Newspaper article St Louis Post-Dispatch (MO)

Blanchette Restrictions Go Smoothly; as Drivers Shift Routes, Drive Times

Newspaper article St Louis Post-Dispatch (MO)

Blanchette Restrictions Go Smoothly; as Drivers Shift Routes, Drive Times

Article excerpt

ST. CHARLES The shared Blanchette Bridge withstood its first drizzly commute Monday with just a few minor traffic hiccups.

Faced with the loss of two lanes in each direction on a one-mile stretch of Interstate 70, thousands of drivers flocked to the Page Avenue extension (Missouri Highway 364) and Highway 370 to get across the Missouri River.

Even with a little bit of rain, everything went really smoothly, said Ed Hassinger, the St. Louis district engineer for the Missouri Department of Transportation. People did what we asked them to do and basically moved. We saw increases in traffic on 370 and 364 and a significant decrease on I-70. And thats exactly what we wanted people to do.

Now, all MoDOT asks is that motorists repeat Mondays performance each weekday while the westbound Blanchette Bridge span is being rebuilt. The $63 million rehab project is expected to be complete within a year.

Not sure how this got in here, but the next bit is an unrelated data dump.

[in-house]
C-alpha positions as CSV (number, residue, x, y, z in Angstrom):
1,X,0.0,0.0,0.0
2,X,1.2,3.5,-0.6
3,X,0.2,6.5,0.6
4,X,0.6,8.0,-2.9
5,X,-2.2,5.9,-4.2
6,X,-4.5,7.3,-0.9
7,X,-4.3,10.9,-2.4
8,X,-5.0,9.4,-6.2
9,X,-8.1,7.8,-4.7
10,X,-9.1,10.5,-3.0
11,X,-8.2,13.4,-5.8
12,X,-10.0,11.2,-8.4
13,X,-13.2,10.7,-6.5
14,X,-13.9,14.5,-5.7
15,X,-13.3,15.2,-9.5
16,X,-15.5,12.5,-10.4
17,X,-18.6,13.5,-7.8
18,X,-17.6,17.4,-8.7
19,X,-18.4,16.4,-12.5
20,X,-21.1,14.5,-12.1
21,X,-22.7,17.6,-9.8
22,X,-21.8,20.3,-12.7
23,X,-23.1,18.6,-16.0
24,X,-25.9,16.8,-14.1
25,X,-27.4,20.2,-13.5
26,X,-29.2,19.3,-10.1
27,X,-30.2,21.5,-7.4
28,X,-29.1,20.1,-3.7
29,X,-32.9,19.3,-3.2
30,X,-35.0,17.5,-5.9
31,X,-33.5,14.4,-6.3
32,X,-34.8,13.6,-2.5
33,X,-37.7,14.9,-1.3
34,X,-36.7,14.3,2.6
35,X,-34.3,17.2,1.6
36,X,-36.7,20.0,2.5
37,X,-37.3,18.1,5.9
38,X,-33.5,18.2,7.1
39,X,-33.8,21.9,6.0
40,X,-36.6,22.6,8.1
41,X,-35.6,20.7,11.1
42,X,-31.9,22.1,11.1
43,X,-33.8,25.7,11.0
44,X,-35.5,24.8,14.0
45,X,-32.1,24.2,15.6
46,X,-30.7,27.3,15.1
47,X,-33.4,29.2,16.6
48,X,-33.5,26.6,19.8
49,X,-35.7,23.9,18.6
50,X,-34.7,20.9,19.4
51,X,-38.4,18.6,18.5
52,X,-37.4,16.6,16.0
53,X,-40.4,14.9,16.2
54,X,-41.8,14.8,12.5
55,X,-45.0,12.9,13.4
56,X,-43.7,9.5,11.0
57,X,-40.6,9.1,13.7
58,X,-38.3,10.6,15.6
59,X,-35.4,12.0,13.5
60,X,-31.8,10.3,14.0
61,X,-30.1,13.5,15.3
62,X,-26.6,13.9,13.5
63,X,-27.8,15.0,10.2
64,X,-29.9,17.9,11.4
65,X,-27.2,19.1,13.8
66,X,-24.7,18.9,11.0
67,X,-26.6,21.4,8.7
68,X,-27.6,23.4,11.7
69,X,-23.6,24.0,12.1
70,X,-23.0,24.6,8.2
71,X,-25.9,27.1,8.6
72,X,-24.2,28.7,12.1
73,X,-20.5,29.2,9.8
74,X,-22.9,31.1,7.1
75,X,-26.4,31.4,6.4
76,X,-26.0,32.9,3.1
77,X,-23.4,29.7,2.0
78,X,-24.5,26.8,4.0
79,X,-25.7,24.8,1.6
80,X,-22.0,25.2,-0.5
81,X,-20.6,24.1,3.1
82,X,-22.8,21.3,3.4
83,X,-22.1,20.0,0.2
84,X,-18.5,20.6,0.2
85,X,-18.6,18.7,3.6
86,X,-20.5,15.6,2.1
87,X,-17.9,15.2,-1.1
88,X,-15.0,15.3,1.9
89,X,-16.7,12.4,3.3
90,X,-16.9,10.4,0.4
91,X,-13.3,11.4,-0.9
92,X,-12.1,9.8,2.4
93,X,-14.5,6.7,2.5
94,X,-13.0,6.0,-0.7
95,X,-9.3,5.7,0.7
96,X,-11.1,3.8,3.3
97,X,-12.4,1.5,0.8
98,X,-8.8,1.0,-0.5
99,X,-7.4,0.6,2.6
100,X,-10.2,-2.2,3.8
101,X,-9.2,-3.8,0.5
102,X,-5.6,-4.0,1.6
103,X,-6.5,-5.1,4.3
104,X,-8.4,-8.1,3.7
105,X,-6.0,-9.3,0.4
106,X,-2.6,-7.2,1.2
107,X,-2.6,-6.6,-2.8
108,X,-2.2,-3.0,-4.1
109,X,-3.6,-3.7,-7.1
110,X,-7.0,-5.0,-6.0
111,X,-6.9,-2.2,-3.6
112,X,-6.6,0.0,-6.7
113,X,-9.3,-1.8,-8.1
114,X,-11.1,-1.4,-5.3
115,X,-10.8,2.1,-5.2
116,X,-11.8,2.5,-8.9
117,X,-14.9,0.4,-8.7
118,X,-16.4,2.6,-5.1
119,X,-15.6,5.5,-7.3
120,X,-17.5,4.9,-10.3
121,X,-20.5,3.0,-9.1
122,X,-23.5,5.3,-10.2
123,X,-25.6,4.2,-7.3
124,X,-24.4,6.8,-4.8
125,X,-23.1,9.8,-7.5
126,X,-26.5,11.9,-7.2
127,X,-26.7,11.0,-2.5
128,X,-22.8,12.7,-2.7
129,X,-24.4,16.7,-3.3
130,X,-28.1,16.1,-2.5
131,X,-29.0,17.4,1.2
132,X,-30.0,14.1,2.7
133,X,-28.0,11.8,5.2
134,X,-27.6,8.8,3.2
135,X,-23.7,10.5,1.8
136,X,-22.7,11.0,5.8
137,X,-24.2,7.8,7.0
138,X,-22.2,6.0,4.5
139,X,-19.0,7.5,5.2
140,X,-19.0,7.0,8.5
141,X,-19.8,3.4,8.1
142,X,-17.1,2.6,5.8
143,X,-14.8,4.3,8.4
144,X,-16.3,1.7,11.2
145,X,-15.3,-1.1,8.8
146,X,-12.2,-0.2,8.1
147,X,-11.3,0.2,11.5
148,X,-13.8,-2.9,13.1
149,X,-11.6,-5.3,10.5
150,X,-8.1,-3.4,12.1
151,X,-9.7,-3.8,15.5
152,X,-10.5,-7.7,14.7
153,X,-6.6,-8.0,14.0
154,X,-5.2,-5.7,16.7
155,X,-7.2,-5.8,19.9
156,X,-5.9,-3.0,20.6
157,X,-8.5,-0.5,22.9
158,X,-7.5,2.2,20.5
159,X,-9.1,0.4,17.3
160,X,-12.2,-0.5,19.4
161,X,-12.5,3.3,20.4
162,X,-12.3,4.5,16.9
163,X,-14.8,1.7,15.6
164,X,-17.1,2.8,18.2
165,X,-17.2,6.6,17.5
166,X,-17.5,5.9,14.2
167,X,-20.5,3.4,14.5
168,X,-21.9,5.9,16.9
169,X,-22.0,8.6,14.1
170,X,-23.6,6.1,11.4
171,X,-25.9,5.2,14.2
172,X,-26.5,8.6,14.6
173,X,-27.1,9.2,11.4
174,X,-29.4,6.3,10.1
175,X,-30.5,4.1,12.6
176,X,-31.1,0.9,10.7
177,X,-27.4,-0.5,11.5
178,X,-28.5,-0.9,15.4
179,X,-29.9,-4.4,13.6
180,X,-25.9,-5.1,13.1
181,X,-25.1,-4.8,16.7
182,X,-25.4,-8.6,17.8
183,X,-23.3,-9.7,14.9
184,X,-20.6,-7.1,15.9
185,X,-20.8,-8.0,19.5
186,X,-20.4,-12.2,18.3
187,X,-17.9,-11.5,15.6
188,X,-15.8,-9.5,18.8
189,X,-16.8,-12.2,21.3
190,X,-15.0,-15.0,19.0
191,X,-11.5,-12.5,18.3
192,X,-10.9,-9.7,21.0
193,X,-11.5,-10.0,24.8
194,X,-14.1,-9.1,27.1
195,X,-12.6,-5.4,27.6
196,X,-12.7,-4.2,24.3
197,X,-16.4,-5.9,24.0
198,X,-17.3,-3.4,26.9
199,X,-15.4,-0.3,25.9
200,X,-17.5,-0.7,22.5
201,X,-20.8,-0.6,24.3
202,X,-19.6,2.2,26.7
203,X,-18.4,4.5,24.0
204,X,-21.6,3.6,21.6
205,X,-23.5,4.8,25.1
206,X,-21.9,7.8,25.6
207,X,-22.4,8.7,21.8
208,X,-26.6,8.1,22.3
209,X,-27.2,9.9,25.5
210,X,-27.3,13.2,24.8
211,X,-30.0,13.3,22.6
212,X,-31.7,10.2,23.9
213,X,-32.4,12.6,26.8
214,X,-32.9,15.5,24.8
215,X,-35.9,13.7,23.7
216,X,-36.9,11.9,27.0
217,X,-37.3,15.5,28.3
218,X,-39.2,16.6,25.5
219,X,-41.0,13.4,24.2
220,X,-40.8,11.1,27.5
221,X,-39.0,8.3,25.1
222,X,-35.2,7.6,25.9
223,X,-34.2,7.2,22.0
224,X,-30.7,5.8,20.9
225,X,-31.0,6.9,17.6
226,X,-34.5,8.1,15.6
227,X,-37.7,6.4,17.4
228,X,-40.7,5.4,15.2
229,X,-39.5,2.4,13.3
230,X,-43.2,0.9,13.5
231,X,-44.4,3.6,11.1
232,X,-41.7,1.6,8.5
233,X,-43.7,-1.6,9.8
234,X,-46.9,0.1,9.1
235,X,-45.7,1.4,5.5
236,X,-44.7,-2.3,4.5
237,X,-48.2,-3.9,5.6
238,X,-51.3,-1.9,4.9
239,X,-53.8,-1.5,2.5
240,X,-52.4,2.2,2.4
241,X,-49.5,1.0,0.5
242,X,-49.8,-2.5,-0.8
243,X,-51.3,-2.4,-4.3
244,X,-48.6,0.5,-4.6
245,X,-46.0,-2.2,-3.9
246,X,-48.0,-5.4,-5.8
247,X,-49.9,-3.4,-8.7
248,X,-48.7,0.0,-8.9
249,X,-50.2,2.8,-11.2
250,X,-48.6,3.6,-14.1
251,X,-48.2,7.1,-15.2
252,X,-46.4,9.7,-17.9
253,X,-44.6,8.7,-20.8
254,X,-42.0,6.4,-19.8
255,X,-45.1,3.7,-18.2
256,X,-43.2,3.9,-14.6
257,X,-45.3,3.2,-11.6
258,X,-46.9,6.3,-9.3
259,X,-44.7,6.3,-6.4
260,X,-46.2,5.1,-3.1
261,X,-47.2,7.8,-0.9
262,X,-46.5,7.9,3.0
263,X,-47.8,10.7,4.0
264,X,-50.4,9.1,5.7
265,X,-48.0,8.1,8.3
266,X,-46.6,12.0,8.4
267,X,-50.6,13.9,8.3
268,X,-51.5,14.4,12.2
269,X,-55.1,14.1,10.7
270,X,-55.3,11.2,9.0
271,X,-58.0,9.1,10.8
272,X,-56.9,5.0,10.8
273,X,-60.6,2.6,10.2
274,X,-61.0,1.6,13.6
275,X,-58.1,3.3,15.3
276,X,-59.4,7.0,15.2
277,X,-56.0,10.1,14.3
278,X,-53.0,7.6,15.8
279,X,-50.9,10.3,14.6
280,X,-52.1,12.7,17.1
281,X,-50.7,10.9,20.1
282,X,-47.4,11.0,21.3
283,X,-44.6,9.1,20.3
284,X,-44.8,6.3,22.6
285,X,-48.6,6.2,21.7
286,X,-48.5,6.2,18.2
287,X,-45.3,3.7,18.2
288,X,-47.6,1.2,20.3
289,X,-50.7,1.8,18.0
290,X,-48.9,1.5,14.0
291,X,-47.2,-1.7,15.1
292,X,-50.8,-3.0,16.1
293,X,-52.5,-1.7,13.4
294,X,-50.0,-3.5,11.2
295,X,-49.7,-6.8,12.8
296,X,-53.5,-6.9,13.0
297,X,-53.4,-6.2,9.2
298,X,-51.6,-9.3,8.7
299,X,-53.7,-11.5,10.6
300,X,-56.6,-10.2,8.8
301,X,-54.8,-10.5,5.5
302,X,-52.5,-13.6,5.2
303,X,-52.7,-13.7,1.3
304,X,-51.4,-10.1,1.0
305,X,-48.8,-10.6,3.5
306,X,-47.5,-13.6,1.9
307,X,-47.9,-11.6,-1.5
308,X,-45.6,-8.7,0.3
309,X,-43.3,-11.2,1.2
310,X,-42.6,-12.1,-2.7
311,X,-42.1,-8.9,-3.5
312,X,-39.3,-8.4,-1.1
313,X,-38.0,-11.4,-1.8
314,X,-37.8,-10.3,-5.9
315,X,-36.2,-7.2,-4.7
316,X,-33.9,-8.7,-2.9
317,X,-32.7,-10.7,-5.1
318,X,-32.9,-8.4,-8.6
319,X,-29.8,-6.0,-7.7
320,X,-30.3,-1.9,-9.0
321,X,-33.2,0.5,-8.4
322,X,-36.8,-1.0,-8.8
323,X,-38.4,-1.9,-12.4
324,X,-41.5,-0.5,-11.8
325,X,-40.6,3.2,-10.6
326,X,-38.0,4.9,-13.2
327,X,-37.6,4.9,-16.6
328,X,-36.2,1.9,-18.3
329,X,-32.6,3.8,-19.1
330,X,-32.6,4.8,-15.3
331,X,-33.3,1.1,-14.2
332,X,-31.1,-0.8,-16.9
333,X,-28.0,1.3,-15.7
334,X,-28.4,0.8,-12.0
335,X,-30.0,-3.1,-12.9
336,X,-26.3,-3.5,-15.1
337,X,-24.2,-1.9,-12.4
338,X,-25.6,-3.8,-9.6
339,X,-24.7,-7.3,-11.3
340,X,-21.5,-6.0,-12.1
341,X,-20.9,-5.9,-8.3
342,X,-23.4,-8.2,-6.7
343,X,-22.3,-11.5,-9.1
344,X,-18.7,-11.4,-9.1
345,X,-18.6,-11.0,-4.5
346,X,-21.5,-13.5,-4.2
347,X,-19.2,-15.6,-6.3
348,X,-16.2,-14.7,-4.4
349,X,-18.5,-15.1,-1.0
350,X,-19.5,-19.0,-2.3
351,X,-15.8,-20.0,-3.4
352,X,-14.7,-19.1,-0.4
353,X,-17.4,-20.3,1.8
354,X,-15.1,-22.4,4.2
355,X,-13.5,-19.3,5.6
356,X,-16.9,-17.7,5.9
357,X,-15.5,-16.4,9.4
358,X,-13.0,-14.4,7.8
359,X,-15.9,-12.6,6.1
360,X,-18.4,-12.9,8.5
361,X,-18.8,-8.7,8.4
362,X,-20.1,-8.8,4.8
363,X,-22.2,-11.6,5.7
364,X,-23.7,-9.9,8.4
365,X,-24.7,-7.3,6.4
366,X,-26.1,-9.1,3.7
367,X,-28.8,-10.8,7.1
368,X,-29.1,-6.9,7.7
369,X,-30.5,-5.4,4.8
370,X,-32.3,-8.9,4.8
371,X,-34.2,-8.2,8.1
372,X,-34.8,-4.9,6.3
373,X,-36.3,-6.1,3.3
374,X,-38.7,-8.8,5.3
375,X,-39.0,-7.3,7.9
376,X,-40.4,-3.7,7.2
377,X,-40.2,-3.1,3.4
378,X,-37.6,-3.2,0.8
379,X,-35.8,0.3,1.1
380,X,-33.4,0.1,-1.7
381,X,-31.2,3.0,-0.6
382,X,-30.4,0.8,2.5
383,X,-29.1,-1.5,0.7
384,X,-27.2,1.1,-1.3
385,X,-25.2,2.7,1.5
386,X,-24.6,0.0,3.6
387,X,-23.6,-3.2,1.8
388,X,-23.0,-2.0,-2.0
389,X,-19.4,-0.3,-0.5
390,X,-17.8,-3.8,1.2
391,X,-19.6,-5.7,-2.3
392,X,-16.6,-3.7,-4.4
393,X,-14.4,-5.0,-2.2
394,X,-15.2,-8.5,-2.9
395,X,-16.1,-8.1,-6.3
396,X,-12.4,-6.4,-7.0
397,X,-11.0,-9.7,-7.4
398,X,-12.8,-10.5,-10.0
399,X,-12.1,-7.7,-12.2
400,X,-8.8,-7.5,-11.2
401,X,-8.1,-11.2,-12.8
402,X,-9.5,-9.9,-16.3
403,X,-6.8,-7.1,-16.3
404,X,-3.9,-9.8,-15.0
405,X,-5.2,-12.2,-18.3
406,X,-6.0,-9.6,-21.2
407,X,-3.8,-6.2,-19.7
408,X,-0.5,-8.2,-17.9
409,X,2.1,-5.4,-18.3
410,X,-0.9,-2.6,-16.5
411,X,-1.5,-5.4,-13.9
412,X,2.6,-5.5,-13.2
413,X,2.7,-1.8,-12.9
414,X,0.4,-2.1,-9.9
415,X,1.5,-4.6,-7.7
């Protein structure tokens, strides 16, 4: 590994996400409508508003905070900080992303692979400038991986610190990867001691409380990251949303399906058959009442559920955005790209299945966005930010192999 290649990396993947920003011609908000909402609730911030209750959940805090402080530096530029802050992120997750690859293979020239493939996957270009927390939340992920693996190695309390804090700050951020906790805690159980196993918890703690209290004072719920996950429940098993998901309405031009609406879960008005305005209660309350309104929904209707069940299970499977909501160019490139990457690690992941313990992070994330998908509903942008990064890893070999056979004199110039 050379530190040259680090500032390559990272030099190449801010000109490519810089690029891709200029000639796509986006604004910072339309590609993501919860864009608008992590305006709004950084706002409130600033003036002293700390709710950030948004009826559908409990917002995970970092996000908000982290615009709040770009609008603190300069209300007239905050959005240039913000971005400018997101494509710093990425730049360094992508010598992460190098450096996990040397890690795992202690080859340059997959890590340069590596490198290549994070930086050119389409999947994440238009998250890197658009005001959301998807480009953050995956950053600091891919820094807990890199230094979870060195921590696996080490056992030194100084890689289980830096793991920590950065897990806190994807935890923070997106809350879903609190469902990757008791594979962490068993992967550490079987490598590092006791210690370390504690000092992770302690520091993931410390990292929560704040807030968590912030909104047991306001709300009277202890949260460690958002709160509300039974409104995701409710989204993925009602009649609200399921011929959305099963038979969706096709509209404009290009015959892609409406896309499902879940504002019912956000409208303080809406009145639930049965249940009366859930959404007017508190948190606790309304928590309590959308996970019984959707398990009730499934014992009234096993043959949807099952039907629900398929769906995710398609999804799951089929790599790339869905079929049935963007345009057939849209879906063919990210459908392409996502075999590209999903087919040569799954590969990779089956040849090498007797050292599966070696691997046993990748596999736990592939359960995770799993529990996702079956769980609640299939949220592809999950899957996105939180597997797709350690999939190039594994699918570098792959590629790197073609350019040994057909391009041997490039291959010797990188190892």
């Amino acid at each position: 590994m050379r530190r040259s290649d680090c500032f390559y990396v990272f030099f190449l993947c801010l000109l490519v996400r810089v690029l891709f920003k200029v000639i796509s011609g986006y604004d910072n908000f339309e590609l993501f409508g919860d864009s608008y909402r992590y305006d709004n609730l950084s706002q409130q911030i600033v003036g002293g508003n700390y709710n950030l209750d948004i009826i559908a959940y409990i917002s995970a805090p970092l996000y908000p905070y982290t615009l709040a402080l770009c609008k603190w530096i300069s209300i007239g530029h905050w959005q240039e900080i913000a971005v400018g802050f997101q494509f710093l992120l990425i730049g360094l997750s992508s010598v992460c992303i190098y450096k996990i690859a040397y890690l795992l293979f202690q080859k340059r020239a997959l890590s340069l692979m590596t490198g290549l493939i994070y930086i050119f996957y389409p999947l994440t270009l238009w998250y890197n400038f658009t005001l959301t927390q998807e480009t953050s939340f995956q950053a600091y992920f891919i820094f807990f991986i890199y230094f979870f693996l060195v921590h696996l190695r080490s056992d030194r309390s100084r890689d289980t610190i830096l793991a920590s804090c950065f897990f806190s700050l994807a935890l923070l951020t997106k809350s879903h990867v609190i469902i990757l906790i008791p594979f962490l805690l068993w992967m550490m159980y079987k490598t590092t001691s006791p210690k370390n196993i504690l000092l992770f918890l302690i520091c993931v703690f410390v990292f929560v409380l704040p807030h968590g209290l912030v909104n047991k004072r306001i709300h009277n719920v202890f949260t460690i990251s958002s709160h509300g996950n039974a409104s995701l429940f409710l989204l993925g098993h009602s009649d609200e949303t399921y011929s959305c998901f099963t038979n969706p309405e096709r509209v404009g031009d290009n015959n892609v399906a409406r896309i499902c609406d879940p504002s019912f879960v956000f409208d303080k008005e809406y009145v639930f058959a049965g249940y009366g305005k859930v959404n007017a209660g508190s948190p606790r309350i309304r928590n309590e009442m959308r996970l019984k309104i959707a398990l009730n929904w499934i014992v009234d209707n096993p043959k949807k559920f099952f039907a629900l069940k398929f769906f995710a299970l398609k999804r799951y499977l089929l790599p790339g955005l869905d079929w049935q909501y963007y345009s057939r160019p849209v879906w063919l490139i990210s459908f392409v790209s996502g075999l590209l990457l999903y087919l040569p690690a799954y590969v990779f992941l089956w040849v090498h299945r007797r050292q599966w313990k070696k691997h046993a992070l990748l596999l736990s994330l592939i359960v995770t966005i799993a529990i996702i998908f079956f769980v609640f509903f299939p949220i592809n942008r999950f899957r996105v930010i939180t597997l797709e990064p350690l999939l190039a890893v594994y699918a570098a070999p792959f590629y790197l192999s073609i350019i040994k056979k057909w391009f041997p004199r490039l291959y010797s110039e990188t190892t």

During the upcoming months, I-70 will be squeezed from five normal traffic lanes in each direction to three tight lanes each way on the single span of the Blanchette. The posted work zone speed limit is 45 mph.

The heaviest increase in traffic volume Monday morning was on the Page Avenue extension (Route 364), where traffic was up about 1,000 vehicles during normal peak-hour flow with 7,148 vehicles.

We did have a fairly significant increase on Page Avenue, Hassinger said. Weve got a lot of capacity on Page Avenue. Thats a good thing. Weve got 10 lanes of traffic out there that usually is not near capacity.

In the meantime, eastbound traffic volume on the Blanchette Bridge dropped by about 20 percent of normal for the peak morning hour, to 4,196 vehicles between 7:30 and 8:30 a.m., officials said. Overall, the bridge carries about 160,000 cars a day in both directions on a typical day.

The peak traffic period also moved a little bit, meaning people changed what time they left home for work.

The situation was much the same during evening rush hour.

Basically what we saw today was good news, Hassinger said in an evening news conference. People did what we wanted them to do.

They shifted peak times and used alternative routes, he said. …

Search by... Author
Show... All Results Primary Sources Peer-reviewed

Oops!

An unknown error has occurred. Please click the button below to reload the page. If the problem persists, please try again in a little while.